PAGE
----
Analysis: Months after becoming eligible, hundreds of CT cops are not vaccinated

Photos from the Black Lives Matter protest at the Norwalk Police Station in South Norwalk, Conn. Sunday, May 31, 2020.

Photos from the Black Lives Matter protest at the Norwalk Police Station in South Norwalk, Conn. Sunday, May 31, 2020.

Tyler Sizemore / Hearst Connecticut Media

Months after becoming eligible for the coronavirus vaccine, hundreds of police officers in southwestern Connecticut still have not been vaccinated against the deadly pathogen, according to a survey by Hearst Connecticut Media.

Roughly 350 police officers at seven departments in the region remained unvaccinated as of last week, suggesting vaccine hesitancy is still rife among local officers — similar to several larger cities nationwide.— even as some departments race to near-total immunity.

At the Darien and Stratford police departments, officials said just 43 percent of employees have been vaccinated. The departments employ 106 and 51 sworn officers, respectively.

According to state data, the immunization rate at the two departments trails the overall rate in the municipalities they serve. At least 60 percent of Darien residents and 48 percent of Stratford residents have received their first dose.

Connecticut is on the verge of having 70 percent of its entire adult population with at least a first dose of the vaccine, Josh Geballe, the state’s chief operating officer, said Friday. Last week, Connecticut became the first state in the nation to have 50 percent of its adults fully vaccinated.

With vaccine supply expanding each day, officials hope it will soon become easier for police officers, who often work lengthy shifts, to get a shot.

“Now that the health department has walk-ins, we’re promoting that,” said Ronald Ing, Stratford’s director of human resources.

As some departments lag behind in vaccinations more than four months after first becoming eligible, there are signs police are becoming more comfortable with the shots. Officials from at least three departments reported their forces are approaching near-universal vaccine acceptance.

More than three-quarters of the officers at the Fairfield Police Department have been immunized, a vaccination rate that outpaces neighboring departments and the town’s own rate of 57 percent.

The high level of vaccinations may be attributable, in part, to a concerted effort by department officials to secure shots for officers. Lt. Antonio Granata said the department assists officers with finding a vaccine clinic and scheduling an appointment.

In addition to Fairfield, law enforcement officials in Westport and Monroe reported that 70 percent or more of their officers are now protected against the virus. Of the more than 200 total officers who work at the departments, only about 50 have not been vaccinated.

In Stamford, which operates one of the largest police departments in the region with 300 employees, a little more than half of the officers have been vaccinated, according to Lt. Michael A. Noto.

“This number is most likely higher at this point as the vaccinations are no longer scheduled independently through the police department,” Noto said. “Once the vaccinations were opened to all above 16, many officers began scheduling their vaccinations on their own.”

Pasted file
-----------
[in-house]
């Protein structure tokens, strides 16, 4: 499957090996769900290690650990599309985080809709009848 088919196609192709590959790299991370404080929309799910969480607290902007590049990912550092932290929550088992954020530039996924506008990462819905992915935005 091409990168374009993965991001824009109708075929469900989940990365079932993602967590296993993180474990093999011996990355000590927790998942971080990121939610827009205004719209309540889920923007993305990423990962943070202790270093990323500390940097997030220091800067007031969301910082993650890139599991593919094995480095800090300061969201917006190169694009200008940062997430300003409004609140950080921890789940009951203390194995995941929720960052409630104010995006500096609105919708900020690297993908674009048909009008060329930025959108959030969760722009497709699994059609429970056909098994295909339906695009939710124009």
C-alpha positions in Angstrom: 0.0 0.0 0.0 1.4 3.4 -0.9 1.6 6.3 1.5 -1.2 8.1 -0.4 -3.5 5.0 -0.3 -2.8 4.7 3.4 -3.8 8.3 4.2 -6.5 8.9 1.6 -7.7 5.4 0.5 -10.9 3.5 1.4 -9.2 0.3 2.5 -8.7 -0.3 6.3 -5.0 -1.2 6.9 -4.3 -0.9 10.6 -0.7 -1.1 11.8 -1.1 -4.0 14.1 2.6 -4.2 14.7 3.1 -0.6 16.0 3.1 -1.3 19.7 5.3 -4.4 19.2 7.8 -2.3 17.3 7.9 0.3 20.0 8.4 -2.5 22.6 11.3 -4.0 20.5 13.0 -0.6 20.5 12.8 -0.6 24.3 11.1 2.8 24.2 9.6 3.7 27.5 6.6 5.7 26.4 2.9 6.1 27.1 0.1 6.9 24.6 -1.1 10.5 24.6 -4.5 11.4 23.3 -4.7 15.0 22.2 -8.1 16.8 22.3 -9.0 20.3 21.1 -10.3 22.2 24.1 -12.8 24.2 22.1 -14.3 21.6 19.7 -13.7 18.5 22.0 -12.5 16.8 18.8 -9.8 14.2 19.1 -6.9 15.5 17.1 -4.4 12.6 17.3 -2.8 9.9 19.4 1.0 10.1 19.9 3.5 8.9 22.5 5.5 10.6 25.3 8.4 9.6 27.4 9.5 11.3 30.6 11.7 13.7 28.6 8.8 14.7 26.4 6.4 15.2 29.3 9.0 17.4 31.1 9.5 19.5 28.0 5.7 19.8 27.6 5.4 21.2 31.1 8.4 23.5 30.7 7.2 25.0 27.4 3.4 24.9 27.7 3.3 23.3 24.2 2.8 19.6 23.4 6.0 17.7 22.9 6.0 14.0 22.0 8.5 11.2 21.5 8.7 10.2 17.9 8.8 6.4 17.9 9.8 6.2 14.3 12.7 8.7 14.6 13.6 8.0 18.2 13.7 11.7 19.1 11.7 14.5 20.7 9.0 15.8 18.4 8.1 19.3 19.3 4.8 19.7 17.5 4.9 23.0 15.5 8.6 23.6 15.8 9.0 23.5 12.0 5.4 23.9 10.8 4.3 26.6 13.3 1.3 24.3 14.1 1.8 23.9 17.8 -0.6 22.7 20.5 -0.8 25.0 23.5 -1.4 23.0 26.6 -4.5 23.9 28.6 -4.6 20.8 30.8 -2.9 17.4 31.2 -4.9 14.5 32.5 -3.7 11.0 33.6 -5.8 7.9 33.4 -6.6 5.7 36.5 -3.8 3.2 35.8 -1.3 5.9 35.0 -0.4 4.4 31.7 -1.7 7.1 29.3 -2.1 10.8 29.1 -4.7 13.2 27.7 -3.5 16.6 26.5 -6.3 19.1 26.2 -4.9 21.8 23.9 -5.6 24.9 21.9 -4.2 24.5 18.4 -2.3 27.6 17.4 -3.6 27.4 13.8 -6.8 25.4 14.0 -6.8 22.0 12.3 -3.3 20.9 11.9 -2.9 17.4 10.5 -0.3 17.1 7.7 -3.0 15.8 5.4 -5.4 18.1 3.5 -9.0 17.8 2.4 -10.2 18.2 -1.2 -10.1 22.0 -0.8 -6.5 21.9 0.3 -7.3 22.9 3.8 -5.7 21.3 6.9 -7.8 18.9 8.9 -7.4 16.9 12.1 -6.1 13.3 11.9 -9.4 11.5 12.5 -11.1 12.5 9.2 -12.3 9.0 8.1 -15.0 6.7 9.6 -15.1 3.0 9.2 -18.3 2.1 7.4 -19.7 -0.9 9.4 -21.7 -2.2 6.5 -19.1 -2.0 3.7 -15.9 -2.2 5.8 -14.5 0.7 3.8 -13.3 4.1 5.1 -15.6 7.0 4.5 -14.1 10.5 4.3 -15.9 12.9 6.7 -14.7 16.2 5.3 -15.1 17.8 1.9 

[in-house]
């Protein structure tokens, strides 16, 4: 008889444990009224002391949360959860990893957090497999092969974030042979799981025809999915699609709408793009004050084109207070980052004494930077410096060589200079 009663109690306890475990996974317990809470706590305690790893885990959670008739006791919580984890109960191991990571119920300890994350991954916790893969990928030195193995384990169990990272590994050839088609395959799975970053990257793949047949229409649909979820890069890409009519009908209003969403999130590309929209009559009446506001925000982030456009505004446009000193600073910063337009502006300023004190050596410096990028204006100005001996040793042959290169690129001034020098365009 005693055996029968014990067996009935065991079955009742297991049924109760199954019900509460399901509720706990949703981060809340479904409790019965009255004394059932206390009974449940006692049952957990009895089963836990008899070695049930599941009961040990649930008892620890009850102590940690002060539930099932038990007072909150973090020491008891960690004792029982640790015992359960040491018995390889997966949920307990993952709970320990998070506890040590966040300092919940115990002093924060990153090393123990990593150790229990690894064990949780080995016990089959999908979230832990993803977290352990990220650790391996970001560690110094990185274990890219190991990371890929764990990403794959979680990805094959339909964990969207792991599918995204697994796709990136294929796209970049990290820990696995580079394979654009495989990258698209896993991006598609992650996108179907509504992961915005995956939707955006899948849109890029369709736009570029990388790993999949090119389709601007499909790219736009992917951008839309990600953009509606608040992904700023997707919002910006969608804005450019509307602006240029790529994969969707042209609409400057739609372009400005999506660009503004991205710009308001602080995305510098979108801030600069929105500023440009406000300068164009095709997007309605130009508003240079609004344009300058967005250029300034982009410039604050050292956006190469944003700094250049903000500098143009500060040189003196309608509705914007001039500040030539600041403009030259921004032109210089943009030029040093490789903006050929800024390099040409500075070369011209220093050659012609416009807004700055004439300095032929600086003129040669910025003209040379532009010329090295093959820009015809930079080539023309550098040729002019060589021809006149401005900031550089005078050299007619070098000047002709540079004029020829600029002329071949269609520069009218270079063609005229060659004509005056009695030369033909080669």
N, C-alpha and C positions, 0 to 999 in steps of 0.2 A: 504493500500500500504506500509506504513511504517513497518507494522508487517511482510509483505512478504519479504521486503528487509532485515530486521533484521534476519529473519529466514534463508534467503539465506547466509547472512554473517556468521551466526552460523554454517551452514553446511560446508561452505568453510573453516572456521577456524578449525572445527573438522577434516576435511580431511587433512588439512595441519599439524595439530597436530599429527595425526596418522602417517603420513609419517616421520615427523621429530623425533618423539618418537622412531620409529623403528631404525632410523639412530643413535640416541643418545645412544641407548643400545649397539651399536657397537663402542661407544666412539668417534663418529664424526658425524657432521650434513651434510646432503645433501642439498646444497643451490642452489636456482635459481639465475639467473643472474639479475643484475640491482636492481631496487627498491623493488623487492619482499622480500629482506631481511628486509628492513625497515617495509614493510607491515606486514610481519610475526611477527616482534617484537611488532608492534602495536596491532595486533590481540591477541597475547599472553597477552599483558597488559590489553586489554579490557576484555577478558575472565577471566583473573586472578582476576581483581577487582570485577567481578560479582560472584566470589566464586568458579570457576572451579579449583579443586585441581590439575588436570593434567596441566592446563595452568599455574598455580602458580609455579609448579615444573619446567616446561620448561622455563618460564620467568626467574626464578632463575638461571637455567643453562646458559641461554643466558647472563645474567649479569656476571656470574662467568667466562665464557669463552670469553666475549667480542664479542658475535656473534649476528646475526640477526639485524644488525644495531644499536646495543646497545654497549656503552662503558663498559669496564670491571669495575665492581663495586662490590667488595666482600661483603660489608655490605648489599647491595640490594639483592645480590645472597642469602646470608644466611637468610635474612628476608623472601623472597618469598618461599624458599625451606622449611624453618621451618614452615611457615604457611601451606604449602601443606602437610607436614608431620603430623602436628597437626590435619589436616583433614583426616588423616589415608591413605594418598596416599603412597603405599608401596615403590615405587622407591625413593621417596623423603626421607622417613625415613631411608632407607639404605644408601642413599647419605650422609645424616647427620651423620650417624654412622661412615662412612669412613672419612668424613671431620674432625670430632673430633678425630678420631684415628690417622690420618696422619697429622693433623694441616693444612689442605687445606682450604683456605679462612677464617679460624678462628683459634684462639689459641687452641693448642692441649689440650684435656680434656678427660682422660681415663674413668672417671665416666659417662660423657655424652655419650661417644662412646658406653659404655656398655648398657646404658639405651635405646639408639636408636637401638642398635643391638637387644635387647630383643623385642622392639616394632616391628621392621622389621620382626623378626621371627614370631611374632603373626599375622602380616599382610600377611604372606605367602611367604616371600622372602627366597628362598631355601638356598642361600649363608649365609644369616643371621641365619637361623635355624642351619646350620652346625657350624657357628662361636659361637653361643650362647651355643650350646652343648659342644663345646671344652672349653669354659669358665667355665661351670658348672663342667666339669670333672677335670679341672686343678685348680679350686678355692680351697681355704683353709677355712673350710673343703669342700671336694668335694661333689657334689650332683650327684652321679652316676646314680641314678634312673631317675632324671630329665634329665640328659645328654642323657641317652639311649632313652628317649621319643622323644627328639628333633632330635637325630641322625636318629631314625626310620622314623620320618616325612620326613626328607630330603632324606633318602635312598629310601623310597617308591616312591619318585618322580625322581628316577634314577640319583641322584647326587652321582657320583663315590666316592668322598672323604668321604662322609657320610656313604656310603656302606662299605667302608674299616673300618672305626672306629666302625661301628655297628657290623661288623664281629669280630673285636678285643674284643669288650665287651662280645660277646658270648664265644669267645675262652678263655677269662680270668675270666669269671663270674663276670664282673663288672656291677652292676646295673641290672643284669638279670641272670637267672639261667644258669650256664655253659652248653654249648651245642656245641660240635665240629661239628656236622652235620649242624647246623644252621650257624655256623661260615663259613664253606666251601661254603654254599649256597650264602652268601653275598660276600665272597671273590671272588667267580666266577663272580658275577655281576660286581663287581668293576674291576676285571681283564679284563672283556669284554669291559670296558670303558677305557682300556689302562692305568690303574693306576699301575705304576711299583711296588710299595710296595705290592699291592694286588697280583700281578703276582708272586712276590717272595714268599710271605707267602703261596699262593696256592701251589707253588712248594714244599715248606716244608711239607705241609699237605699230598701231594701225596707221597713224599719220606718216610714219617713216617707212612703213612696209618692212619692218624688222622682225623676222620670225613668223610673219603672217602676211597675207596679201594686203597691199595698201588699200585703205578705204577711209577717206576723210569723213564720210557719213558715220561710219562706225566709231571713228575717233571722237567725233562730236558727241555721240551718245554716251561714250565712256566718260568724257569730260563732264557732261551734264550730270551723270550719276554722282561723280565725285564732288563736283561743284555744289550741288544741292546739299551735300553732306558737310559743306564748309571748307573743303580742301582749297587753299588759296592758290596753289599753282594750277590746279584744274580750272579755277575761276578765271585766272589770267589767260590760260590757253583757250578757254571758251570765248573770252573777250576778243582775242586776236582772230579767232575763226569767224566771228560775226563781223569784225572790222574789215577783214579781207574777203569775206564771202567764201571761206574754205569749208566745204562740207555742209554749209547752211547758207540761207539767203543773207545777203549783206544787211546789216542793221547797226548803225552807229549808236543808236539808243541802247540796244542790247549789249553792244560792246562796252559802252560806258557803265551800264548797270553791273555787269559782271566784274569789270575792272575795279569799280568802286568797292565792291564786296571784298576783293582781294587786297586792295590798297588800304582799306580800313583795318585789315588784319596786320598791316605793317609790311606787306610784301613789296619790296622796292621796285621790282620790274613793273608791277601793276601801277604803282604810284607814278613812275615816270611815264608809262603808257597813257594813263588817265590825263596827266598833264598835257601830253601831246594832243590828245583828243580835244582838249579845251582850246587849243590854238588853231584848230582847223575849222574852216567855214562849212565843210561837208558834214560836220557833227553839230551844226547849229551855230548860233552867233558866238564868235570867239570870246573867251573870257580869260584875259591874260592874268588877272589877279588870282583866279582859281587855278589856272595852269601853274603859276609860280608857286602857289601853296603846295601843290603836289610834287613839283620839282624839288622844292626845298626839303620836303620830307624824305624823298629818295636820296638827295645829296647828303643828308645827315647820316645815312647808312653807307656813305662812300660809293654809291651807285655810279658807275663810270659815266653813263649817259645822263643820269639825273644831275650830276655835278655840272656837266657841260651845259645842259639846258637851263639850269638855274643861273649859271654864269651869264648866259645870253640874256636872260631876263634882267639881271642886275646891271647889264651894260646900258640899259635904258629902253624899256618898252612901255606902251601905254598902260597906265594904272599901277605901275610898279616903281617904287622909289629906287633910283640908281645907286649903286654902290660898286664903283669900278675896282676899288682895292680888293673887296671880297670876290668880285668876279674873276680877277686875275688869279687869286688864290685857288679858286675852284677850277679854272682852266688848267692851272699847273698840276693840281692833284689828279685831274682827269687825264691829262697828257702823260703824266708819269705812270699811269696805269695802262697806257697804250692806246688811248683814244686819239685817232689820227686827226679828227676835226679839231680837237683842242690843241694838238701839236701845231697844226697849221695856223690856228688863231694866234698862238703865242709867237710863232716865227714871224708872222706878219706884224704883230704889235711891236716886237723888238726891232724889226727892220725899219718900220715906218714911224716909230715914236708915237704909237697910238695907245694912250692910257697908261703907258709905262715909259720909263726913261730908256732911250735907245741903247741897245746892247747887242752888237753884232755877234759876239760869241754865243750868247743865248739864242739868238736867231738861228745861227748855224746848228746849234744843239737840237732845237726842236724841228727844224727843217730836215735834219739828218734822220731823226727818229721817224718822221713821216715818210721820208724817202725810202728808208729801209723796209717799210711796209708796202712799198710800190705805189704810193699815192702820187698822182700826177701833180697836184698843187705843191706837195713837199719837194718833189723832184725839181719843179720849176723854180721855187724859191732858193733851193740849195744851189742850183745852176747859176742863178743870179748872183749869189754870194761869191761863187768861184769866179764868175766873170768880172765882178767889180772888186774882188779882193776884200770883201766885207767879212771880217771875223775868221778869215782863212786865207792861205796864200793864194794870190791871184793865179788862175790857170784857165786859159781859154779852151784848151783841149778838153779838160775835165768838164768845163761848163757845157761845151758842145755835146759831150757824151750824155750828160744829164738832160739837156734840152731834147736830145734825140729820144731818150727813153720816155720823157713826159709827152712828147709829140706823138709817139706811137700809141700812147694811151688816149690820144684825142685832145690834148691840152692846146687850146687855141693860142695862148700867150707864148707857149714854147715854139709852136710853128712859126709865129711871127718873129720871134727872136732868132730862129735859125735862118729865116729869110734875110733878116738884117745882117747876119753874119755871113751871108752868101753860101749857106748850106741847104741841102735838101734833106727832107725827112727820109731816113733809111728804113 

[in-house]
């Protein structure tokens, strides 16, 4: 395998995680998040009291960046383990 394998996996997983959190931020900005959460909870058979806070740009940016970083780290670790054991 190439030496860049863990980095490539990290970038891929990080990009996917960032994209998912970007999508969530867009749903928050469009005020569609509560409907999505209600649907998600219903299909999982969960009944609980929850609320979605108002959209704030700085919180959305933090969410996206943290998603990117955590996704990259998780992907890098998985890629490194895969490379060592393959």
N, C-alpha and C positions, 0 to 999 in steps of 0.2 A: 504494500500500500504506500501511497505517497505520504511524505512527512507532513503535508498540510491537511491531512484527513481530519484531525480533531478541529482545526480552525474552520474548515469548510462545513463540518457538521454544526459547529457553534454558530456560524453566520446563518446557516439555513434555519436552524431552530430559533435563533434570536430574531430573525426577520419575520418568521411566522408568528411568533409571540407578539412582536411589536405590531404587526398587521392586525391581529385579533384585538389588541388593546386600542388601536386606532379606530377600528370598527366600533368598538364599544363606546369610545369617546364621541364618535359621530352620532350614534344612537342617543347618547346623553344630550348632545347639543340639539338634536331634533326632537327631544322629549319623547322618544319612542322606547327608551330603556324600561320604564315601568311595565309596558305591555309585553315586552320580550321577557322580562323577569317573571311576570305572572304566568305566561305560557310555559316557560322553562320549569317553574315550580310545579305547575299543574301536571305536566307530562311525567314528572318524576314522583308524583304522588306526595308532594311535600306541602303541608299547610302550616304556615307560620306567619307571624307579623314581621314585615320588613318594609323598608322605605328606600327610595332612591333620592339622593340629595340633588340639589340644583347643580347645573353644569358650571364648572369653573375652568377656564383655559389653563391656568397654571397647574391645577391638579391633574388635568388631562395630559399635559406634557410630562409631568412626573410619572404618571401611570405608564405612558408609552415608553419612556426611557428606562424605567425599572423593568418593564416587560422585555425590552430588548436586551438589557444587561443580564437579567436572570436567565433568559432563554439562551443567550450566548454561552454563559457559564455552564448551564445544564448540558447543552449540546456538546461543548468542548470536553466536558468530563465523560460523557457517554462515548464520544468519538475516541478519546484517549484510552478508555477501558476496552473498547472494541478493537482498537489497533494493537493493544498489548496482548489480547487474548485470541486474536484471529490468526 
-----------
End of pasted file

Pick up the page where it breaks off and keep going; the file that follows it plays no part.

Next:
About half of the 152 officers at the Greenwich Police Department have gotten a shot, according to a spokesperson for the agency.

Meanwhile, authorities at some departments, including in Norwalk and Ridgefield, are not tracking how many officers are vaccinated. Police departments in Bridgeport, Danbury, Hartford and New Haven did not respond to requests for comment about vaccines among their police forces.

Despite not knowing how many officers have protection, Susan Zecca, the deputy chief of the Norwalk Police Department, said vaccines have made once-difficult tasks simpler.

For example, vaccinated officers who are exposed to the virus no longer have to quarantine for two weeks under new guidelines from the Centers for Disease Control and Prevention, a change that has allowed more officers to stay on the streets.

“Quarantining officers has become a burden for everyone and not having to quarantine people due to an exposure definitely makes things easier,” she said.

None of the nine police departments surveyed are mandating vaccinations. Amid lingering hesitancy, some health experts have called on departments to require officers get the shots.

But mandating vaccines could pose legal challenges, according to George Contreras, an adjunct associate professor at John Jay College of Criminal Justice in New York who studies emergency management and the threat COVID-19 poses to public safety.

The three vaccines available in the United States have been authorized for emergency use, but have not been fully approved by the U.S. Food and Drug Administration.

“There is not an FDA-approved vaccine,” Contreras said. “Until that happens, no one is really going to have a legal leg to stand on.”

Contreras suggested police chiefs look to other tools to boost inoculations, including a robust education campaign targeting skeptical officers.

Though the pandemic is more than a year old, Contreras warned COVID-19 still presents a threat to police officers and the communities they serve and should continue to be treated seriously even as case numbers drop.

“It’s highly recommended that they do get the vaccine because they may be exposed to someone who might be COVID-positive,” he said. “Also, there’s a percentage of people who are COVID positive and are asymptomatic. So they may not even know that they have the virus and they may infect other people.”